What Are Exempt Assets In BC?

Understanding Protected Assets in British Columbia

Going bankrupt can be a terrifying prospect. Many individuals are overwhelmed by the fear of losing all their possessions. However, this is not necessarily the case. When you declare bankruptcy, some of your assets are safeguarded from seizure by creditors. These assets are classified as ‘exempt,’ implying that you are permitted to retain them.

Every province has its own set of exemption laws. In British Columbia, the relevant statute is the Court Order Enforcement Act and Regulations (COEA).

The Rundown of Exempt Assets in British Columbia

Here are the amounts of equity you can safeguard as exempt assets in British Columbia (per individual):

 

  • Attire
  • Medical aids
  • Household furniture and appliances – $4,000 (based on the quick-sale price, not retail or replacement cost)
  • Motor vehicle – $5,000 equity in one motor vehicle (this is reduced to $2,000 if you owe money for child or spousal support) It’s the equity you have in the vehicle that counts, not the value of the vehicle. You can’t transfer any unused exemption room to a second vehicle.
  • Principal residence – $9,000 (this increases to $12,000 if your residence is in the Capital Regional District or the Greater Vancouver area).
  • Tools of the trade – $10,000 (tools that you need to earn income). A second vehicle may be considered a tool of the trade, but not all vehicles fall under this exemption.
  • Life Insurance Policy Cash Surrender Value (CSV) when the named beneficiary is a preferred beneficiary (parent, spouse, child or grandchild).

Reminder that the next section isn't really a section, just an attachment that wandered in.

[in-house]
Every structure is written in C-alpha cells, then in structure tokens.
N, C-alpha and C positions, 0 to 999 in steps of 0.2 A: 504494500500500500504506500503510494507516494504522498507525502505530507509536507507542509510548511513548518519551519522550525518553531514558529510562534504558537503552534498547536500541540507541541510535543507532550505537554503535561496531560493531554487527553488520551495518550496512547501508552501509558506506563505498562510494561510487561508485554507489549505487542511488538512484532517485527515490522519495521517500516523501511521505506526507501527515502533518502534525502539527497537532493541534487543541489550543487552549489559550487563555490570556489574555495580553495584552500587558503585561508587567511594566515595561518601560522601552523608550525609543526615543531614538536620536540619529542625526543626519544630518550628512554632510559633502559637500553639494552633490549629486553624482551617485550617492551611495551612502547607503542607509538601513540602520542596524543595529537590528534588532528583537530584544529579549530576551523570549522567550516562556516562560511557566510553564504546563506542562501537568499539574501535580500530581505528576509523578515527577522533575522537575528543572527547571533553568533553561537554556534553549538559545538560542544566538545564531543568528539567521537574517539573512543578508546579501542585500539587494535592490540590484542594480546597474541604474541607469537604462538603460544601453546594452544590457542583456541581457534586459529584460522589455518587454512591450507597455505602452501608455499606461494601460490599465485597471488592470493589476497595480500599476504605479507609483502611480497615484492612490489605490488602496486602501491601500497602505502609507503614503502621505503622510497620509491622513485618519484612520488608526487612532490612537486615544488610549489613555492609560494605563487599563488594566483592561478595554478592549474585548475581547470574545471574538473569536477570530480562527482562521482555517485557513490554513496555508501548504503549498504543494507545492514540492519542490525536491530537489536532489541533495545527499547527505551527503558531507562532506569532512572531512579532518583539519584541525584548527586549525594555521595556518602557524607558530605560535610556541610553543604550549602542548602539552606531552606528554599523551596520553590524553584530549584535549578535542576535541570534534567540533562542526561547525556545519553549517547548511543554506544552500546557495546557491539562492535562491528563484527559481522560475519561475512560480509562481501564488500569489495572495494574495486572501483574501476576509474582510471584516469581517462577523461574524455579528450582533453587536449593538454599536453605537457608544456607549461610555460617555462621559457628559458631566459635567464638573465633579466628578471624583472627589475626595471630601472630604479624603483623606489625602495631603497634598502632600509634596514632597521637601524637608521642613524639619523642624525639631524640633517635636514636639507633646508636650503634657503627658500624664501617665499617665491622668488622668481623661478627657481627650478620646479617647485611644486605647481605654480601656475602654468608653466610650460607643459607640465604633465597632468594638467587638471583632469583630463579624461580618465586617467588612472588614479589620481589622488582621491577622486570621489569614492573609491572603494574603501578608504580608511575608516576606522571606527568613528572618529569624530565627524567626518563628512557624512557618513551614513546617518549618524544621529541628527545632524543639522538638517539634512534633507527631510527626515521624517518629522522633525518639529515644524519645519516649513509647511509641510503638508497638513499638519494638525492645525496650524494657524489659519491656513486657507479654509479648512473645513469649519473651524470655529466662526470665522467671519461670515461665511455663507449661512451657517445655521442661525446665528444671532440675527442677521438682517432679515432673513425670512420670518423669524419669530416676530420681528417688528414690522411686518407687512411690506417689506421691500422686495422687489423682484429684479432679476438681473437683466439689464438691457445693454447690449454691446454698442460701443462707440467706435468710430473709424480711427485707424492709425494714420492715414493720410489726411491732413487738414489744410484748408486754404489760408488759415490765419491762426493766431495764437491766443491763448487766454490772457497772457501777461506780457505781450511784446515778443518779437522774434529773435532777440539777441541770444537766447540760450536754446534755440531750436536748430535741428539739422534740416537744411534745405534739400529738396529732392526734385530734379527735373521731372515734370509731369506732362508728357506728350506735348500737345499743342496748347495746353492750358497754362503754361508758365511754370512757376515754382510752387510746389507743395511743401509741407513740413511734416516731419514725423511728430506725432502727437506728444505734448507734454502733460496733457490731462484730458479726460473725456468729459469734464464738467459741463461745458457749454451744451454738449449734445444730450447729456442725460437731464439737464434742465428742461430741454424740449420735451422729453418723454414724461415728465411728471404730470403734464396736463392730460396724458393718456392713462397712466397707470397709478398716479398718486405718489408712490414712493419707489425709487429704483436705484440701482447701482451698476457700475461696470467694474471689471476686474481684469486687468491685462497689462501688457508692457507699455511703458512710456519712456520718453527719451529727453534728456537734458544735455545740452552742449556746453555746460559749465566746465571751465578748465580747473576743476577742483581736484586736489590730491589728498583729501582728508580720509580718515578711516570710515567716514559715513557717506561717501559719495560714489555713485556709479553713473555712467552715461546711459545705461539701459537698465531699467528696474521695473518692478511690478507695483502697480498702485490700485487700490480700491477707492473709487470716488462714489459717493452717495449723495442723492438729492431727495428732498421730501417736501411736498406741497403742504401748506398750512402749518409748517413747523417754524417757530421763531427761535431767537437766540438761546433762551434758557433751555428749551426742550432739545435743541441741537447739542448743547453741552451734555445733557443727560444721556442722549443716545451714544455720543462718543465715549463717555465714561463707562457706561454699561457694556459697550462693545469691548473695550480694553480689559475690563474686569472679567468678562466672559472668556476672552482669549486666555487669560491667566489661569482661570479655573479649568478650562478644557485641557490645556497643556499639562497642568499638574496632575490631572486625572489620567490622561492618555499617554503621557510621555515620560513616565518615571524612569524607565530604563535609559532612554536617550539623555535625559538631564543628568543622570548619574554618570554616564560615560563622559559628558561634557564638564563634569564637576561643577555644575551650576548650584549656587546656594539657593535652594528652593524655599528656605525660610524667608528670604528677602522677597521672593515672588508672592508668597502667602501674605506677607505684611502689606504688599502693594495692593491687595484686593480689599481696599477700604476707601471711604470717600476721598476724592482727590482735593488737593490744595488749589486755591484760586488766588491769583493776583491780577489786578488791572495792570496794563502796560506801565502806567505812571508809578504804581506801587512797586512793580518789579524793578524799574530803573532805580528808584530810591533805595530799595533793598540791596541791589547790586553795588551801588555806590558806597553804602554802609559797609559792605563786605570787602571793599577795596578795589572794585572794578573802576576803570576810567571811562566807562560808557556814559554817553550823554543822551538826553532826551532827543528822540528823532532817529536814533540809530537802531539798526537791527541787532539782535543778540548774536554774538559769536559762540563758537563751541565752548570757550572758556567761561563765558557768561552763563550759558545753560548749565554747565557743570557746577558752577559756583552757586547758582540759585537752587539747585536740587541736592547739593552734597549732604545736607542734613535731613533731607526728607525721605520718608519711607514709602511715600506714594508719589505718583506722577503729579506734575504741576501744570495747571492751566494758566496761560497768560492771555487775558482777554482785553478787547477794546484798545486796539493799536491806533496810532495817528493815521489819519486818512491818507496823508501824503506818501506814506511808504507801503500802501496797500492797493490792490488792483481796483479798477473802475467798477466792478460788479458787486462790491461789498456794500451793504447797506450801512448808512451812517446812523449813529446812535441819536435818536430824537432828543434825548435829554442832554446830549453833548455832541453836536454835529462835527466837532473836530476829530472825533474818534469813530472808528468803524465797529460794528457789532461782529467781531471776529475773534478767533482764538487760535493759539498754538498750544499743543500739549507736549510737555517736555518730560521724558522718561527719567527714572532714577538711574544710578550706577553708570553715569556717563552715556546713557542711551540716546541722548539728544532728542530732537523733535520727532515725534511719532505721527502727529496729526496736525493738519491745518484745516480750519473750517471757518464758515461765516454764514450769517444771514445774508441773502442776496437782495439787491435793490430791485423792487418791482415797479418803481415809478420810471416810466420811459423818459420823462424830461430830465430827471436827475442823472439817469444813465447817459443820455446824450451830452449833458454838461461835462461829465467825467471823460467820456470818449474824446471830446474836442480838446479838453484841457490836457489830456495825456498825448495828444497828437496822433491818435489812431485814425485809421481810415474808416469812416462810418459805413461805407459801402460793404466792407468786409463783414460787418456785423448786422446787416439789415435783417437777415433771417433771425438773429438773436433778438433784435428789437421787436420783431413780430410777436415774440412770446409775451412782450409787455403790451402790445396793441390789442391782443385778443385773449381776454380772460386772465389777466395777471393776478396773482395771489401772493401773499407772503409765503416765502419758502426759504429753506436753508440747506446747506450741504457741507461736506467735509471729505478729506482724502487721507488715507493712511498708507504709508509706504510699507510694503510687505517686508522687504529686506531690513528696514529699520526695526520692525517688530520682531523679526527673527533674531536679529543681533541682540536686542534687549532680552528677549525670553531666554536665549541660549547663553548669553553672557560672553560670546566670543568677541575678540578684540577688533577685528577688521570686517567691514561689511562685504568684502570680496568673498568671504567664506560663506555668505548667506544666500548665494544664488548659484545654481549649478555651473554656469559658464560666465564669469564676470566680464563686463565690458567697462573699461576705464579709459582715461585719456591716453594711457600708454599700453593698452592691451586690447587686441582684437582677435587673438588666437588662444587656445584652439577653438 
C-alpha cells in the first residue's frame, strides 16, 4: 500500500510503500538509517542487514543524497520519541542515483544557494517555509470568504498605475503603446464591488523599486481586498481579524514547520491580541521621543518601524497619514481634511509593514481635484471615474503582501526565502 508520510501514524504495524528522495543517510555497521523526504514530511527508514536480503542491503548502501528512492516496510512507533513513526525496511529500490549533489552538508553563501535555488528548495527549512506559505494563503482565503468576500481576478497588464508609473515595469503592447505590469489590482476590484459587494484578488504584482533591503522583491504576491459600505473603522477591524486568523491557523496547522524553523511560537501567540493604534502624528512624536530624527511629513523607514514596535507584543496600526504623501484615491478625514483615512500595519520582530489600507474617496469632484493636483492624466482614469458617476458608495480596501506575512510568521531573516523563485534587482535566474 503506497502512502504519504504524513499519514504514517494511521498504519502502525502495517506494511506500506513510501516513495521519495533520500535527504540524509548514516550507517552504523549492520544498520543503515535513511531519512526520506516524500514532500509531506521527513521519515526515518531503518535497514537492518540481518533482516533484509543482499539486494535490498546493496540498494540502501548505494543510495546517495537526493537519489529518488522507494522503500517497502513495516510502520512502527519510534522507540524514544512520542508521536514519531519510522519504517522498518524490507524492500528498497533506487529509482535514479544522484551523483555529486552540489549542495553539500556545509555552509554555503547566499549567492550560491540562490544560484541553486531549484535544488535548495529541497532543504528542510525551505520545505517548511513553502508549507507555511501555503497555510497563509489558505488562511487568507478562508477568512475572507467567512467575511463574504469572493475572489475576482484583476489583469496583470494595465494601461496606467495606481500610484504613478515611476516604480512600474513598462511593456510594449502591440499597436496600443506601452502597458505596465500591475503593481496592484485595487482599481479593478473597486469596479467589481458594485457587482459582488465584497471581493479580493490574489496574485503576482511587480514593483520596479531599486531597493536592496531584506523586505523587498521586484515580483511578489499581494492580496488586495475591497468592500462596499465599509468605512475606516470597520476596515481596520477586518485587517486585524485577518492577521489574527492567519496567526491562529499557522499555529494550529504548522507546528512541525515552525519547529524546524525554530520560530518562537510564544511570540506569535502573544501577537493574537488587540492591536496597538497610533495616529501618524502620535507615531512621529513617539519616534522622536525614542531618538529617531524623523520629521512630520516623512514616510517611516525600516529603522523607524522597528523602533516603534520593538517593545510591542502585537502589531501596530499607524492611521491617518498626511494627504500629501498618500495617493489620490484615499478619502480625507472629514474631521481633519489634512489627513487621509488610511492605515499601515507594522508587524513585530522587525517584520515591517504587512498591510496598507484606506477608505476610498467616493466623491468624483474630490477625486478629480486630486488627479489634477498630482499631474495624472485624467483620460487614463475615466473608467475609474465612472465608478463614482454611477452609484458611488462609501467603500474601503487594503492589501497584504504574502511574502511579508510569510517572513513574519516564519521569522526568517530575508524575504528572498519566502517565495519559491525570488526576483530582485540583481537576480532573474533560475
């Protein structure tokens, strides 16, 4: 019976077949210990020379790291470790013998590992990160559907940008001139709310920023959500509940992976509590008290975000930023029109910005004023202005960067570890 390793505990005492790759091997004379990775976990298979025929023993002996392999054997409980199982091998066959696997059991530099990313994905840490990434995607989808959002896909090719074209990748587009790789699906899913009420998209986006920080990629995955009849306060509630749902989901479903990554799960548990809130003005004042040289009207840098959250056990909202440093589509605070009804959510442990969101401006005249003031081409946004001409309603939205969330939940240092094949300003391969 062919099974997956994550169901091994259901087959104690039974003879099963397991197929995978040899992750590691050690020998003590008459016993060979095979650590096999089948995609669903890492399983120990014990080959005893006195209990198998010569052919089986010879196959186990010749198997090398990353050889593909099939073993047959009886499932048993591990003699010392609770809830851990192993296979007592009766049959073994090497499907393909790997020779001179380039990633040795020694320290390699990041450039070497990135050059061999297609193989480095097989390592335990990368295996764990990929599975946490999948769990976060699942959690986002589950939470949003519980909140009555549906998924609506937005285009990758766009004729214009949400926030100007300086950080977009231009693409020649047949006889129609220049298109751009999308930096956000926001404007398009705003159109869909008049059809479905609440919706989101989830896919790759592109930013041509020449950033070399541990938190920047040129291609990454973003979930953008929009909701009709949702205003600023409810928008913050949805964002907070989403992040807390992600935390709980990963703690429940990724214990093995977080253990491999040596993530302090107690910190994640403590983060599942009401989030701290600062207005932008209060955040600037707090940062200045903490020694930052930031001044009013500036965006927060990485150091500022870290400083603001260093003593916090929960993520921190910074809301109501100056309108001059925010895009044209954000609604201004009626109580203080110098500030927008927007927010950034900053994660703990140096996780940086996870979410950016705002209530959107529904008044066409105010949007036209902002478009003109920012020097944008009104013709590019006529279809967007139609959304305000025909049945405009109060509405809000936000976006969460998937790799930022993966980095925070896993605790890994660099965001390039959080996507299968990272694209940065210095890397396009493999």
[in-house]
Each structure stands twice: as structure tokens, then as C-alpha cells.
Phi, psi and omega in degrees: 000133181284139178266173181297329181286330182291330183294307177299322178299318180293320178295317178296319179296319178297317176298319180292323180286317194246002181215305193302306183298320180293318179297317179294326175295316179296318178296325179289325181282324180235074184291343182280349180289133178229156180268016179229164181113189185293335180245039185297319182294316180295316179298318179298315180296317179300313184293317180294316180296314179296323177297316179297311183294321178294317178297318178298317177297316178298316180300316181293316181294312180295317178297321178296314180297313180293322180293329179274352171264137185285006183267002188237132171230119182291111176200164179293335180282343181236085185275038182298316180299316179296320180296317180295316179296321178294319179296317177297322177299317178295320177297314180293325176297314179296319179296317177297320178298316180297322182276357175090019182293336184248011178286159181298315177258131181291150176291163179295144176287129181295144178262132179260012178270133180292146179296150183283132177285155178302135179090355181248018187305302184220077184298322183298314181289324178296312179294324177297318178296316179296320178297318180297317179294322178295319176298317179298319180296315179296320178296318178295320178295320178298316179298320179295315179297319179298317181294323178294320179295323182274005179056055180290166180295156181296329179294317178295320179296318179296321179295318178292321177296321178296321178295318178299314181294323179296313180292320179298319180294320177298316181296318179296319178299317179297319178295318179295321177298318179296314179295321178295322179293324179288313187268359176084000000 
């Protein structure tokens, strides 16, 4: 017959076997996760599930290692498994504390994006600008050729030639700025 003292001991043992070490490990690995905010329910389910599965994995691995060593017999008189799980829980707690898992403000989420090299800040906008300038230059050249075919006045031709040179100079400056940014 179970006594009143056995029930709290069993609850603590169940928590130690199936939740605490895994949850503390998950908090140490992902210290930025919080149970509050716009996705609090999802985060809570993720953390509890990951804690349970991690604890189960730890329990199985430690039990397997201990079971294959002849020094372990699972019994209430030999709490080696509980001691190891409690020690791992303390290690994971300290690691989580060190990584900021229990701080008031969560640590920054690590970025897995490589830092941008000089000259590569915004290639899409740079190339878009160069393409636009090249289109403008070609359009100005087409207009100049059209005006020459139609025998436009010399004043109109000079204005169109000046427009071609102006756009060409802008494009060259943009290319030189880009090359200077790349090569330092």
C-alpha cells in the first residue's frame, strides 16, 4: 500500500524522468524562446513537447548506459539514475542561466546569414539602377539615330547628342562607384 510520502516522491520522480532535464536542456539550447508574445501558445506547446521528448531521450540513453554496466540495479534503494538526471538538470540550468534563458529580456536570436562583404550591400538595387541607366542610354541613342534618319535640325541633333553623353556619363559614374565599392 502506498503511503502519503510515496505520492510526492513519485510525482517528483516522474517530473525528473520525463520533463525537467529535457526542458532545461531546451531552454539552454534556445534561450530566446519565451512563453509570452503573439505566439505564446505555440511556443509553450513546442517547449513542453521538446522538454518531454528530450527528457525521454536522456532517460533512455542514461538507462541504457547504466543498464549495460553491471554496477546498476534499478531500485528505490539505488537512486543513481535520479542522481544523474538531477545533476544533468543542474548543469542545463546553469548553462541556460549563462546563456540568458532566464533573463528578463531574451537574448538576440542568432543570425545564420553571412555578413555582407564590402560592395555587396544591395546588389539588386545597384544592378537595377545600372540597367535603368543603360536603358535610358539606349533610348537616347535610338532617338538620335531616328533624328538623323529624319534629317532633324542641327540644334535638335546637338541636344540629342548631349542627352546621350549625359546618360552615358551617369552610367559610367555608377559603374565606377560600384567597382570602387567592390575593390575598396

• Registered Pension Plans (RPP) except for over-contributions.
  • Locked-In Registered Retirement Savings Plans (RRSP).
  • Registered Retirement Savings Plans (RRSP) that are invested in a segregated fund with a life insurance company.
  • Registered Retirement Savings Plans (RRSP) contributions made more than one year before the bankruptcy date (or the initial bankruptcy event) calculated on a first-in first-out basis.
  • Deferred Profit Sharing Plans (DPSP) contributions made more than one year before the bankruptcy date (or the initial bankruptcy event) calculated on a first-in first-out basis.

 

Determining the Equity in an Asset

1. Begin by identifying the fair market value of the asset (how much would it sell for if you sold it right now?).

2. Is the asset security for a loan or a mortgage? If so, what is the loan amount?

3. Deduct the loan amount from the asset’s value. This is referred to as the ‘gross equity’.

4. Divide the gross equity by the number of owners – this gives you your share of the gross equity in the asset.

5. Now subtract the applicable exemption amount from the gross equity. The result is the equity available to your creditors.

Instances Where The Asset Equity Exceeds the Protected Amount

If you desire to retain the asset, here are a few options you have:

1. Make a lump-sum payment to the Trustee equivalent to the equity available to your creditors.

2. If monthly payments are feasible, discuss a payment agreement with the Trustee until you’ve repaid an amount equal to the equity available to your creditors.

3. Have a family member make a lump-sum payment equal to the equity available to your creditors.

4. Have a family member purchase the asset from you and remit the equity to the Trustee.

If you don’t want to keep the asset or you can’t afford to pay to keep the asset:

1. The Trustee may request that you deliver the asset to their office or to another location for the asset to be sold.

2. The Trustee may arrange for a third party to pick up the asset.

3. You will receive funds from the sale of the asset after the asset

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